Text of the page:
Wouldn’t an All-in-One Solution be better after all?

I admit it. Managing multiple systems like Headless Commerce can be daunting. One is then more inclined to consider an All-in-One solution. After all, here you have one software for everything. Front- and back-end are united, so that previews are possible. However, it should be remembered that web development and technologies such as endpoints are very fast-moving. So, with an all-in-one solution, you may have an up-to-date backend, but be tied to an outdated frontend. This can have a negative impact on user interaction, as you may not be able to use modern web applications to your advantage. Not to mention that with an All-in-One solution, you are always tied to the given customizability of the monolith. Okay, so what about Microservices now?


Microservices are, in plainer terms, a “piece” of software. Each “piece” is independent of other Microservices and specialized for a specific task. The idea behind it: Breaking down a large problem into several subproblems and tackling them separately. Loosely based on the motto: “Do one thing, but do it right”, Microservices are therefore individual, independent core functions and components of software that execute a specific use case. Examples of Microservices: Translator, image tagger, search function, tools for content classification or log-in. Since Microservices are useless on their own, microservice-based applications logically consist of multiple services that communicate with each other via APIs.

A characteristic of Microservices is their decoupling in terms of development and scalability. Thus, each Microservice can be developed, customized or replaced autonomously (for example, replacing Google Translator with DeepL Translator). Failure is also decoupled, allowing one Microservice to continue running when another fails.

The big advantage is that you really get the Best-of-Breed technology for specific use cases, i.e. the best possible solution thanks to fine selection. In detail, Microservices bring the following advantages:

  • Scalability: Microservices can be scaled individually as needed without impacting the overall application. This allows for better load matching and resource availability.
  • Flexibility: Microservices allow different technologies, programming languages and databases to be used for each service, depending on what is most appropriate. This encourages innovation and experimentation.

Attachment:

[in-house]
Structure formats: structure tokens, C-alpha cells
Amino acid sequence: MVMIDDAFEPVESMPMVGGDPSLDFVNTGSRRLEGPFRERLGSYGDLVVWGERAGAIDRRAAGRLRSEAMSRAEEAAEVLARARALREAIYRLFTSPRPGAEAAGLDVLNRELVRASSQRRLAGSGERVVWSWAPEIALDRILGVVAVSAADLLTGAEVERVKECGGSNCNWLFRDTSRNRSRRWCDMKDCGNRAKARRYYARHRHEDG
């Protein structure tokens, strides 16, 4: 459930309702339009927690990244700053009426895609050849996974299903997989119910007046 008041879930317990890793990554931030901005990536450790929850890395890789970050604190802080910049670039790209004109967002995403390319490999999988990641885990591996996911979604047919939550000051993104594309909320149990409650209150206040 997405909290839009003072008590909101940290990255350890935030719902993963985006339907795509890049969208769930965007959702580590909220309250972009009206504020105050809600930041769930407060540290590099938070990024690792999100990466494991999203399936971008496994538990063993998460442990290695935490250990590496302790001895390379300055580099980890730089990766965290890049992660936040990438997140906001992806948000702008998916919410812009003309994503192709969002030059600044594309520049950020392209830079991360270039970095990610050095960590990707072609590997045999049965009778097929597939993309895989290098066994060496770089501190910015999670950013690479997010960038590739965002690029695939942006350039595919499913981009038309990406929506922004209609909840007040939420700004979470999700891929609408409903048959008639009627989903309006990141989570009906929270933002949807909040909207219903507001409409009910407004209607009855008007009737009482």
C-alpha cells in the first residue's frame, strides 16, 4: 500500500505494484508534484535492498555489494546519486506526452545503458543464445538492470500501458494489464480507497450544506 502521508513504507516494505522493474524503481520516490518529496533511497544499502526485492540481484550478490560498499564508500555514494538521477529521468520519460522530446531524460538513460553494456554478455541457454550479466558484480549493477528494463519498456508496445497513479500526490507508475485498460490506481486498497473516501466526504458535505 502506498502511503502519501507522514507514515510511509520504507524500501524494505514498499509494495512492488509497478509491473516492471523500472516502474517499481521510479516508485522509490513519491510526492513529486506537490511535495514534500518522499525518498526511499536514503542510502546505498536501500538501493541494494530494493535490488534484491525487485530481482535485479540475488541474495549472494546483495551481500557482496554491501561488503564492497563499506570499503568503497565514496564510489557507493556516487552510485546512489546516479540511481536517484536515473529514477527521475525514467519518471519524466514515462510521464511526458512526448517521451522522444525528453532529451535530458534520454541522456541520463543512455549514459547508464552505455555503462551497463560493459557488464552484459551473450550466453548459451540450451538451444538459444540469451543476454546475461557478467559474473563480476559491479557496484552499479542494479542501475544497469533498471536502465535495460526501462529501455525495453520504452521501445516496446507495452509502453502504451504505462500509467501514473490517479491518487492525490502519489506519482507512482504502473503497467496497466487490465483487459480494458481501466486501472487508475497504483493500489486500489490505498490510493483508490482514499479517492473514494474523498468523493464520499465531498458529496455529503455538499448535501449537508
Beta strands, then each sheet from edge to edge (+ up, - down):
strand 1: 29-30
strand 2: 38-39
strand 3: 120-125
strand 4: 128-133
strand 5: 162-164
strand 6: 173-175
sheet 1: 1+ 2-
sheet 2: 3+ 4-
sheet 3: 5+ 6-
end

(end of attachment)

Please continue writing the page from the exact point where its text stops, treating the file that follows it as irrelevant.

• Speed: Microservices enable faster application development, deployment, and updates because each team can work independently on its own service. This leads to shorter development cycles and greater agility.
  • Isolation: Microservices reduce coupling between services and increase cohesion within a service. This improves the maintainability, testability and fault tolerance of the application. If one service fails, this does not affect the other services as long as the interfaces are maintained.

Of course, Microservices also have drawbacks. This can be the hashing in the minutiae and an increased effort in the operation. Challenges include:

  • Complexity: Microservices increase the complexity of the application because they require more components, interfaces and dependencies. This requires more coordination, integration and monitoring between teams and services. In addition, challenges such as network latency, security, transaction management, and data consistency must be considered.
  • Management: Microservices require more effort to manage infrastructure, configuration, and service delivery. This requires the use of tools and platforms such as containers, orchestration systems, and service meshes, which can add additional costs and learning curves

In summary

With an All-in-One solution, i.e. a monolith, I get a complete system including modules. This means that during operation, all building blocks are rolled out together, as they are interconnected and interdependent. Frontend and backend are also united. The opposite of All-in-One solutions are applications based on Microservices. Here I have a system that is composed of individual, independent software modules. I have many different Lego bricks, so to speak, which I assemble individually into an overall construct. Headless Commerce is also the equivalent of an All-in-One solution, but it does not yet represent a true microservices landscape with a backend, APIs, and an external frontend. This is because a true microservices architecture enables complete decoupling of the platform and the service-oriented architecture, whereas with Headless the frontend and backend are divided into individual subsystems, which in turn can contain Microservices.